I understand that that the 'Réunion des Amateurs de Chiens Pyrénéens' or R.A.C.P. was established long ago, in 1901. It is affiliated with 'la Société Centrale Canine', the highest authority respecting dogs in France. The French Ministry of Agriculture granted it, in 1969, both the right and the responsibility to administer the breed standard for Pyrenean dog breeds generally, including this particular breed.
Should you wish to read more about the breed, a brief history in English is available here, from the Pyrenean Sheepdog Club of Great Britain.
And next a composite image of the 'Berger des Pyrénées'. For your viewing pleasure.
And a composite image of the breed with two images kindly provided by Christian Janes. To better show the 'Berger des Pyrénées' 'rough faced' dog. Christian breeds the dogs at his 'de la Vallée du Mouton' kennels at Zieglstadl, in Austria. The image at right was taken in the French Pyrenees - how appropriate.
The dogs have names which are longer than yours or mine! At left is 'Iquette de la Vallée du Mouton' while at right are (left) 'CH. Oriege de la Vallée du Mouton' & (right) 'Chester de la Vallée du Mouton'. All are dogs from Christian's kennel.
It would seem that not everyone believes that the dog so often featured in Schenck's works is a 'Berger des Pyrenees'! 'Stephanie', from Texas, advises that she believes the dog to be a Belgian Sheepdog or 'Groenendael'. 'If you look at the sheep, the black dog is putting itself between the danger, and the sheep, something this dog does naturally. They are abundant in France and obviously in Belgium also.' What is shown in the painting, Stephanie states, is a long haired male; there is no mistaking that beautiful long haired silhouette, & face.
Stephanie has provided a link to the herding history page of the 'Belgian Sheepdog Club of America'. Stephanie also refers to a WW1 story where a few 'Groenendael's fought off an attack by wolves and kept them at bay all night'. In Sherry Comstock's 'Belgians: From Start to Finished', published in 1997. Perhaps we will in due course be able to show you some quality images of what a 'Groenendael' looks like. You may find this 'pdf' page to be of interest re the breed. And this fun image also (it would seem that I did not retain a copy of the image so linked long ago - I hope, in 2021, that I have the correct photograph). Also in 2021, Jen Stark of New Zealand has brought to my attention this extensive 'breed information guide' for the Belgian Shepherd.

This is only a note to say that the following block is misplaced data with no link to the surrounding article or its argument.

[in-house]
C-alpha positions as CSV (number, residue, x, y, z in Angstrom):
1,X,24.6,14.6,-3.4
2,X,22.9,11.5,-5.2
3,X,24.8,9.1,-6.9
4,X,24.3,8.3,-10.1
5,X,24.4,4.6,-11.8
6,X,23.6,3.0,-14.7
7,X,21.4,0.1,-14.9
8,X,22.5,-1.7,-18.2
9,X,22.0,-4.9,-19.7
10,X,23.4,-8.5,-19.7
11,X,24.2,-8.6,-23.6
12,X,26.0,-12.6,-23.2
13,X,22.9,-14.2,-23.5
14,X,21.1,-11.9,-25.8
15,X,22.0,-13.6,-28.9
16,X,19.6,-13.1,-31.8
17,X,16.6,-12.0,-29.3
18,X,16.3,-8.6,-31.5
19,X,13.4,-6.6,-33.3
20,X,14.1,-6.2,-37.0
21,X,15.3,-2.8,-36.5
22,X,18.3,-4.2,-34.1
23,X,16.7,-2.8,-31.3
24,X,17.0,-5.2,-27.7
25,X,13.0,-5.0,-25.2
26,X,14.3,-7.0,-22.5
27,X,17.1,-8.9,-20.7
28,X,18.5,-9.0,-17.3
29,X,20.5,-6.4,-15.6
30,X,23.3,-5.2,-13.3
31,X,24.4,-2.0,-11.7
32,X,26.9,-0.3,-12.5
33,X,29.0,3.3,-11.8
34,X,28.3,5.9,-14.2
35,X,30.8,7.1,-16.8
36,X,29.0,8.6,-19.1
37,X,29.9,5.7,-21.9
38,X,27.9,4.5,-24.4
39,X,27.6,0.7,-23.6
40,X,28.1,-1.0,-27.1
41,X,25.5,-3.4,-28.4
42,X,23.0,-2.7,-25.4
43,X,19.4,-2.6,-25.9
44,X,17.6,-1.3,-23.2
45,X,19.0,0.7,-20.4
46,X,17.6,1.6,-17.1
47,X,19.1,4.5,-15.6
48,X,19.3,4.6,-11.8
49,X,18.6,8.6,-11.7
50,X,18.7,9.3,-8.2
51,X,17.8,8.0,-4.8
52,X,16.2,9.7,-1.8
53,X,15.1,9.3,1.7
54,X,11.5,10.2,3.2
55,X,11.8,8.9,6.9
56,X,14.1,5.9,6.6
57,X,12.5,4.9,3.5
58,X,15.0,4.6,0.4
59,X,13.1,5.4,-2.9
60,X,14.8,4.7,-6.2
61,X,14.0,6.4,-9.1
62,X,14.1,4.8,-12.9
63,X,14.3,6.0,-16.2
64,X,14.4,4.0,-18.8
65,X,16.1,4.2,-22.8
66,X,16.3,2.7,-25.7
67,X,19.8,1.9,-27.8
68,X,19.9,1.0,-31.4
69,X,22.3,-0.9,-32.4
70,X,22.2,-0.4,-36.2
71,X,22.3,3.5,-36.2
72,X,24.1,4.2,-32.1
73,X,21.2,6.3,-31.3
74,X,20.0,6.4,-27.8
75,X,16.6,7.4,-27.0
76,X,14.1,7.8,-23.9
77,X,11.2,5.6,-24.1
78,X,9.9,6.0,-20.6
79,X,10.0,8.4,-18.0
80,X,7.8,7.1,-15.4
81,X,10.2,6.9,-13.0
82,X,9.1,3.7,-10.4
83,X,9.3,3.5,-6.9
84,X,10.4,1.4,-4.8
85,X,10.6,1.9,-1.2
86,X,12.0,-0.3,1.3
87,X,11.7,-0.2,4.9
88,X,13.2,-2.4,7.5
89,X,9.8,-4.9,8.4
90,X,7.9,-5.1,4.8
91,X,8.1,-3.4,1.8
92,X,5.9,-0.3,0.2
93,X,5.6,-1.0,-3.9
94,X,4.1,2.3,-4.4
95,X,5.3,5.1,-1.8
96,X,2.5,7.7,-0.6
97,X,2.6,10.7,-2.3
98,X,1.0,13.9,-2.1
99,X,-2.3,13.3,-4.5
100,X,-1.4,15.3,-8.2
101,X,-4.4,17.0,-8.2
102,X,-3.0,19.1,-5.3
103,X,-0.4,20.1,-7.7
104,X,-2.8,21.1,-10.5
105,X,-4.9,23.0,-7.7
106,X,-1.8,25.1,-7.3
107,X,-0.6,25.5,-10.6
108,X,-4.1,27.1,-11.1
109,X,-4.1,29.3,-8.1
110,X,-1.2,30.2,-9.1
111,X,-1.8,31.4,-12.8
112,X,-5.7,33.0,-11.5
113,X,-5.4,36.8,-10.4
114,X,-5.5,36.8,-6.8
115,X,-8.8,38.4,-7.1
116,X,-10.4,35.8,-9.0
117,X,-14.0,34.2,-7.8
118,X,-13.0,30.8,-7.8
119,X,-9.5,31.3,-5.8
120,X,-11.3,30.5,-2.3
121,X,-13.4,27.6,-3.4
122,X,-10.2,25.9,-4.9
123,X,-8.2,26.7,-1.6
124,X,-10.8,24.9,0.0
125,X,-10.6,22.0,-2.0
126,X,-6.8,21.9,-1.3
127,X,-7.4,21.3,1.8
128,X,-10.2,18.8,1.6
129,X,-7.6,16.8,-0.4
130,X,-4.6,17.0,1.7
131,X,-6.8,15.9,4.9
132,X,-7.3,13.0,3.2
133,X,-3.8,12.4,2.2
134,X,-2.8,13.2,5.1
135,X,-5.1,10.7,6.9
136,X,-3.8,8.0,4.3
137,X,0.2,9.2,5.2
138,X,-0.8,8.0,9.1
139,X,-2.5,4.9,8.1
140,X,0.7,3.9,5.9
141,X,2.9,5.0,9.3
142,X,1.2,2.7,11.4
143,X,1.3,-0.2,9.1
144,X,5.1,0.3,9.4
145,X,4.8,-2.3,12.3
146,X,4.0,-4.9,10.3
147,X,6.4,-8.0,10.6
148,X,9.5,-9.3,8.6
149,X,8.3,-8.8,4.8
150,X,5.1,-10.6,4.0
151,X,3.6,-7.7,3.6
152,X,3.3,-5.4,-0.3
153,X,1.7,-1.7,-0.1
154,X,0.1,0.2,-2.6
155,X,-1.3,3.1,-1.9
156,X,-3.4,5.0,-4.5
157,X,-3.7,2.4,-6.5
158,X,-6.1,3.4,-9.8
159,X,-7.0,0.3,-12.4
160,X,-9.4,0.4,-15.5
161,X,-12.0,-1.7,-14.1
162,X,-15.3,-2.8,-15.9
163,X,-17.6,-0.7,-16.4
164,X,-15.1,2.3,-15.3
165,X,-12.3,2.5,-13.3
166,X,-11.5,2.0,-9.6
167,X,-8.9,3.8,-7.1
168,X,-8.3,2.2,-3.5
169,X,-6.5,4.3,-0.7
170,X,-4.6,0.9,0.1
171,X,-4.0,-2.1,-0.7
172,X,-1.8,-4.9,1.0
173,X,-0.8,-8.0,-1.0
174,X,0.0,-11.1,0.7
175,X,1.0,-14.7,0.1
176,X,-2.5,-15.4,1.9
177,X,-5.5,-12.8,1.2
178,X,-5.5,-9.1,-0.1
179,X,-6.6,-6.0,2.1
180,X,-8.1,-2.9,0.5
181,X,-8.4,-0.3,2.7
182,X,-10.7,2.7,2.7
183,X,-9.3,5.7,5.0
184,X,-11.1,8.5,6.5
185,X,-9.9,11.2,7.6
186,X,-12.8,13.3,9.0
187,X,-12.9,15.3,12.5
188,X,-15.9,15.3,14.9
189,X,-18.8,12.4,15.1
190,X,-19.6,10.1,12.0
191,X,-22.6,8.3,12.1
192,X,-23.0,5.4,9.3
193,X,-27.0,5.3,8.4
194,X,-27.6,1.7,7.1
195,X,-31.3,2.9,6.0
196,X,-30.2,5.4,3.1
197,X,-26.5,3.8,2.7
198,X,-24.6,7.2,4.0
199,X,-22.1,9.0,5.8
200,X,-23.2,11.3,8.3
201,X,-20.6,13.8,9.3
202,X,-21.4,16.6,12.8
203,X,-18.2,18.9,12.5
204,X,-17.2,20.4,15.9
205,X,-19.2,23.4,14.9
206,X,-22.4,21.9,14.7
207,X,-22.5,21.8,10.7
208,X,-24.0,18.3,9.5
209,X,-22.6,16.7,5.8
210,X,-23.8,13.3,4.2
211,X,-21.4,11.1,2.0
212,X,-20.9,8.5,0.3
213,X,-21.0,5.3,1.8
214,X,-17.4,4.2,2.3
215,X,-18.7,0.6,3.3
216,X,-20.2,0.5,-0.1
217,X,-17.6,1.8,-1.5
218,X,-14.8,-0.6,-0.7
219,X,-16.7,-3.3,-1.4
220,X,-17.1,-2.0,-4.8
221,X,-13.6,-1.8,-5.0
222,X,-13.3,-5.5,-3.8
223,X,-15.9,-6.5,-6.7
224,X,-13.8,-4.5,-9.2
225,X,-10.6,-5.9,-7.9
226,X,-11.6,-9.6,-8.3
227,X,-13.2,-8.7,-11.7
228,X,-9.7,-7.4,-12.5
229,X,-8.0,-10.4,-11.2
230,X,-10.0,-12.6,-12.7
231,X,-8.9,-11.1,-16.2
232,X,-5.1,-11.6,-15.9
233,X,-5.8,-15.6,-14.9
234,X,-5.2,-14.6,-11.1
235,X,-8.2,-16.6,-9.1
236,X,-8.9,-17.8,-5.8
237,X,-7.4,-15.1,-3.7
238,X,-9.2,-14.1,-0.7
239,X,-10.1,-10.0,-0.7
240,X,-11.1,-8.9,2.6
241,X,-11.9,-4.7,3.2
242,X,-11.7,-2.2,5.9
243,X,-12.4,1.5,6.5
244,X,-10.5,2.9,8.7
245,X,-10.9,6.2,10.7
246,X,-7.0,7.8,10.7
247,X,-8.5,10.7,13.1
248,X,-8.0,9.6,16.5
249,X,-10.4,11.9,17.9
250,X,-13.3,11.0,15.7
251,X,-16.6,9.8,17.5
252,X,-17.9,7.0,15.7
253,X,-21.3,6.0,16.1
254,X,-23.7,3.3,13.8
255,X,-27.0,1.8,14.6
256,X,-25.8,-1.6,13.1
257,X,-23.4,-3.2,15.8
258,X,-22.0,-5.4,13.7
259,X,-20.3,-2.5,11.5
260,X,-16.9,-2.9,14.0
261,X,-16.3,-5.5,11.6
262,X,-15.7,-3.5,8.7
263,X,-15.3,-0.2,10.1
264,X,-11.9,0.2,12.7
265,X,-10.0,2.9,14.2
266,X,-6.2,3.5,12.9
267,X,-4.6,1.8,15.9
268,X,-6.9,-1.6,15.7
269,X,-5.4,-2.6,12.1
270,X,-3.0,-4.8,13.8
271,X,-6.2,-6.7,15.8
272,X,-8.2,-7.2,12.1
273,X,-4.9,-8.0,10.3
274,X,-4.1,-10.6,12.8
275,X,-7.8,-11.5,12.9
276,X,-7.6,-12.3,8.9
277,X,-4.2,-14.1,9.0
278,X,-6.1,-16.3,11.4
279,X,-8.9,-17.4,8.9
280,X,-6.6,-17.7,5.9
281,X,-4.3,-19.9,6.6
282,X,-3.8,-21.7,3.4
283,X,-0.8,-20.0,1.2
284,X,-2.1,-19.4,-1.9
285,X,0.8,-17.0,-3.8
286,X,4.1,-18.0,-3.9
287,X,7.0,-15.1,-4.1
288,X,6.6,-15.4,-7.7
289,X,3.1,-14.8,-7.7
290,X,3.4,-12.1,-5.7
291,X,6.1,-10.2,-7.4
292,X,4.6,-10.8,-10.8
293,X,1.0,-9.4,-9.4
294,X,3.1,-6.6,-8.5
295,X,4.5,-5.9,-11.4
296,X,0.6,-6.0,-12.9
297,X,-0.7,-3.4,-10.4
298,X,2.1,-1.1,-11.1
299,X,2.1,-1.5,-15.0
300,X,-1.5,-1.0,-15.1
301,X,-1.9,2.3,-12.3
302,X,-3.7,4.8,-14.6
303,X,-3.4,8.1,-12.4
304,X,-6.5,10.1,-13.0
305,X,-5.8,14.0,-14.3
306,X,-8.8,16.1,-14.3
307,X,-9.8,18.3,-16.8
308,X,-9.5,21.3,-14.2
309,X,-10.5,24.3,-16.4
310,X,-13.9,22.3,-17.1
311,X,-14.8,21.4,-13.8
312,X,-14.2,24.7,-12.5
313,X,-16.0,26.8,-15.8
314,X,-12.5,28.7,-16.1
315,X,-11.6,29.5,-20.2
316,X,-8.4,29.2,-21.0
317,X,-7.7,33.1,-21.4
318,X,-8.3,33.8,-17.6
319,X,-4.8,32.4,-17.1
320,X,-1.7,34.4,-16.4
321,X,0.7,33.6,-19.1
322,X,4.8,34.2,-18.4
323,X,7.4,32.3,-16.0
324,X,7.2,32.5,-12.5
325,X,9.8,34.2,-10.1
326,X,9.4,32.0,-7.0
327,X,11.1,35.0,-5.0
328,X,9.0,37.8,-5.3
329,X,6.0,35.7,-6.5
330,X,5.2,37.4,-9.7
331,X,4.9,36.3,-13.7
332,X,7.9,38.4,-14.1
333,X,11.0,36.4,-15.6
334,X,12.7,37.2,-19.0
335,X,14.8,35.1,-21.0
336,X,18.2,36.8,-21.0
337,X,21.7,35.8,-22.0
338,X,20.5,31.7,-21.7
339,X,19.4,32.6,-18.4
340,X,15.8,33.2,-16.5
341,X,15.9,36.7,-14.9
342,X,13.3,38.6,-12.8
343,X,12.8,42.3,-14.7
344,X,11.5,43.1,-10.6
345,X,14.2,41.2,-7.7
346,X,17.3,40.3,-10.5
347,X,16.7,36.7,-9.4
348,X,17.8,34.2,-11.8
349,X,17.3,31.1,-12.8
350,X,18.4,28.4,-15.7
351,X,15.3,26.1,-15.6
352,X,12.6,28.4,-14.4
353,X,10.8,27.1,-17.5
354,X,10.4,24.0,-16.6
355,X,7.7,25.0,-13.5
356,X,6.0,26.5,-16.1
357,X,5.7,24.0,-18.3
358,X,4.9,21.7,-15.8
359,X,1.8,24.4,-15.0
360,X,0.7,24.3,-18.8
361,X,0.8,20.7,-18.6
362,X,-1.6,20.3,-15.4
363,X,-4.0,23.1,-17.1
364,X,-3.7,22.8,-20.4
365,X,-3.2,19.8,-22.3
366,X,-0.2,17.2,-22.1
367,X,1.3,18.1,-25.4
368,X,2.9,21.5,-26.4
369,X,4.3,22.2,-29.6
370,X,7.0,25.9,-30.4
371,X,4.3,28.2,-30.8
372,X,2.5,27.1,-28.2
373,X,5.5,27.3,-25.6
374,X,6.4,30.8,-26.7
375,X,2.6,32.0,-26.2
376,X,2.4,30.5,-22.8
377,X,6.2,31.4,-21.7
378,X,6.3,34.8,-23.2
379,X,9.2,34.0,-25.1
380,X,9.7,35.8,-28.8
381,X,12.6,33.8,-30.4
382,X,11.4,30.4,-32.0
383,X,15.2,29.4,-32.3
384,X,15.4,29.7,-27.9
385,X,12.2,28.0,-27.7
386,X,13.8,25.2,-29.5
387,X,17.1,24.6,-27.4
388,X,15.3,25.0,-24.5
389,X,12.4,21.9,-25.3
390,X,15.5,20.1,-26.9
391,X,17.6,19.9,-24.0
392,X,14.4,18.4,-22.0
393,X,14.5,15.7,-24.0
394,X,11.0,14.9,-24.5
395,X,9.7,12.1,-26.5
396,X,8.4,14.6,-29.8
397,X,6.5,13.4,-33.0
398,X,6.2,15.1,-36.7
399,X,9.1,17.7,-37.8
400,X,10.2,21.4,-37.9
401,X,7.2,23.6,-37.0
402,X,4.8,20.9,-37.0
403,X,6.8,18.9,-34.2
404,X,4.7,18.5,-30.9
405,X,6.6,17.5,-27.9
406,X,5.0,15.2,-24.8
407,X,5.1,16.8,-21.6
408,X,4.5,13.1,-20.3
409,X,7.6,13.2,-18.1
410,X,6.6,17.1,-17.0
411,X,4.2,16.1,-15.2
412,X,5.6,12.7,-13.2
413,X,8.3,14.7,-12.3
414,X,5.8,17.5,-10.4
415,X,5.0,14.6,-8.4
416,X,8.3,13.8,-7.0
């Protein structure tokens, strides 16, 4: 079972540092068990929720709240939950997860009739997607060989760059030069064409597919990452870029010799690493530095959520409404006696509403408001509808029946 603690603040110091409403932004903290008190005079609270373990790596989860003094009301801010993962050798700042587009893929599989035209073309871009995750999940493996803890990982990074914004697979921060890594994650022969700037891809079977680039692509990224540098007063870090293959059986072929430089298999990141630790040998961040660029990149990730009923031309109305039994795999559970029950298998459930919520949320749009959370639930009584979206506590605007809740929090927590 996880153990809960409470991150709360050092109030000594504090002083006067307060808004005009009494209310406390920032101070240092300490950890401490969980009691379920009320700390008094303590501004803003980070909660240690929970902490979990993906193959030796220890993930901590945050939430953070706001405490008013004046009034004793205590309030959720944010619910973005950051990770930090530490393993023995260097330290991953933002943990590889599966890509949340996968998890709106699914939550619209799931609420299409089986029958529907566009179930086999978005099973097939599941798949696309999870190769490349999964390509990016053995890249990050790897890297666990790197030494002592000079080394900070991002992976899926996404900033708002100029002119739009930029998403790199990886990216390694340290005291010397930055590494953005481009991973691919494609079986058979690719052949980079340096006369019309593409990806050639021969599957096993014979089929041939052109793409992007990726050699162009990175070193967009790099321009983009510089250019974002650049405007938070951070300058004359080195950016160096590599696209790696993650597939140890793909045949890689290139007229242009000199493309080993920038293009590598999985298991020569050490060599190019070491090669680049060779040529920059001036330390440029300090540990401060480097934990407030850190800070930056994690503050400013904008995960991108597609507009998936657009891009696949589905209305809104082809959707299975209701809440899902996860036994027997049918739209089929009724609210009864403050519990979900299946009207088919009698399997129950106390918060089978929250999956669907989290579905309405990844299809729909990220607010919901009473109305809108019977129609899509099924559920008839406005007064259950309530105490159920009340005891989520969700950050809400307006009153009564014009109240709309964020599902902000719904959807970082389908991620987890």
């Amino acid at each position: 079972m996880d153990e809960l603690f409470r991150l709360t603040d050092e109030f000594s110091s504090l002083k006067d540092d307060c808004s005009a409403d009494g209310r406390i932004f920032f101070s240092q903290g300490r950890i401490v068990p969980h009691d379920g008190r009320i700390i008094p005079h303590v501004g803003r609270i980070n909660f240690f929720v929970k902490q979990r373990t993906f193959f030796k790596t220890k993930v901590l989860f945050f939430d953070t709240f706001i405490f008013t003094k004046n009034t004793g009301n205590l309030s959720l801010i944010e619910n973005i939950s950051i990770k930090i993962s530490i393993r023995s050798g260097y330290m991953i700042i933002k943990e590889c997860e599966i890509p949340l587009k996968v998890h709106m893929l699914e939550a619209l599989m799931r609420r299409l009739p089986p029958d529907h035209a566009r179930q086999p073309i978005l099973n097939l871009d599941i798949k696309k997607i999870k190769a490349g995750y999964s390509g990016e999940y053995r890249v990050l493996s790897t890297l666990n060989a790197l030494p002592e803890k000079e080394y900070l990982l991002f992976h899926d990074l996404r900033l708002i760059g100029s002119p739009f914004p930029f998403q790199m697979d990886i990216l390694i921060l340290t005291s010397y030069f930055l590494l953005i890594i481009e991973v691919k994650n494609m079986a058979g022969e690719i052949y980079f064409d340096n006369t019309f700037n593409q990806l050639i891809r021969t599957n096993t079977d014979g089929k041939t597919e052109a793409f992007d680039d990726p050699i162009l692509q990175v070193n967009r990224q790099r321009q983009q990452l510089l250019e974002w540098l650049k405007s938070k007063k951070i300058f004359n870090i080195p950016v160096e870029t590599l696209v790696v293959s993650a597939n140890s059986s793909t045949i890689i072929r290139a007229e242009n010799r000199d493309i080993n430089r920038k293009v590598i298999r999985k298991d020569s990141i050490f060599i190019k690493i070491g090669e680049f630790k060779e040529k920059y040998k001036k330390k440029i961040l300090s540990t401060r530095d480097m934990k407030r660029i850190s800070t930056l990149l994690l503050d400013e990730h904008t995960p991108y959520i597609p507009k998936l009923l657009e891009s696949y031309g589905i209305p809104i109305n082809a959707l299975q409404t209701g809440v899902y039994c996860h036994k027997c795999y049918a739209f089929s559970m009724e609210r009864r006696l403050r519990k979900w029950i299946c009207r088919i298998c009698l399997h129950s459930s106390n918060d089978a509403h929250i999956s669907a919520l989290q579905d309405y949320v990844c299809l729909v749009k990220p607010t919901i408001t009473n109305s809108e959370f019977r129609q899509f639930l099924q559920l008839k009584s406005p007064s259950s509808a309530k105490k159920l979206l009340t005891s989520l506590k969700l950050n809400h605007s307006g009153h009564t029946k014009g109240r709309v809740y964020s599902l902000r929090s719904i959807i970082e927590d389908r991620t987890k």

E-Bay sure is an invaluable research tool! I learn that 'Lost' was featured in a series of Victorian Trade Cards published by the Candee Rubber Company (or perhaps L. Candee Rubber Company) of New Haven, Connecticut. That company was, I read, founded in 1843 and in 1844 was licensed by Charles Goodyear to make vulcanized rubber overshoes after Goodyear obtained a patent for his rubber vulcanizing process. Candee produced advertising throughout for the 50 years it was in business - until 1892 when it merged with or became U.S. Rubber Co. (not sure which). These particular trade cards were a series of ten of the world's most famous paintings with descriptions of the works and Candee's advertising on the reverse - and produced in two sizes of 6 x 8 inches and 5 1/4 x 9 inches. The 'Lost' work is of the latter size and features the Candee 'Storm King' boot on the back. You could get a set of five cards at the time for 8 cents payable in stamps or coin to be sent to the Advertising Department of Candee at 15 Murray Street, in New York.
The other nine works were: 'Reading from Homer' by Alma Tadema, 'The Ferryman' by Emile Bayard, 'Queen Louise' by Gustave Richter, 'The Storm' by Pierre Auguste Cot, 'The Dutchess of Devonshire' by Thomas Gainsborough RA, 'The Departure for Church' by Frederick Kaemmerer, 'The Horse Fair' by Rosa Bonheur, 'The Imperial Courier' by Adolph Schreyer and 'The Wedding Feast' by Konstantin Makovski.
And here, without more ado, are two composite images. Firstly the Schenck Candee card, using images kindly provided by Samantha Prince of Central Pennsylvania. Thank you so very much, Samantha! And secondly, the enlarged words on the rear of the card which described the Schenck painting along with a charming but unrelated (to Schenck) L. Candee Rubber Company advertisement of the time.
Before moving on to other matters, I note that in May 2021, a copy of the Candee Rubber 'Lost' card is available via e-Bay. Offered at U.S. $18.24.
And finally, for now at least on this page, are two postcard images of the work, the top one dating, so the e-Bay vendor indicates, from the early 1900s & issued, as you can see, by the Metropolitan Museum of Art. Sold in Feb. 2004 for U.S. $16.50.
More about the above work when I have more to tell you! And if you have any more data on the subject, do please contact me.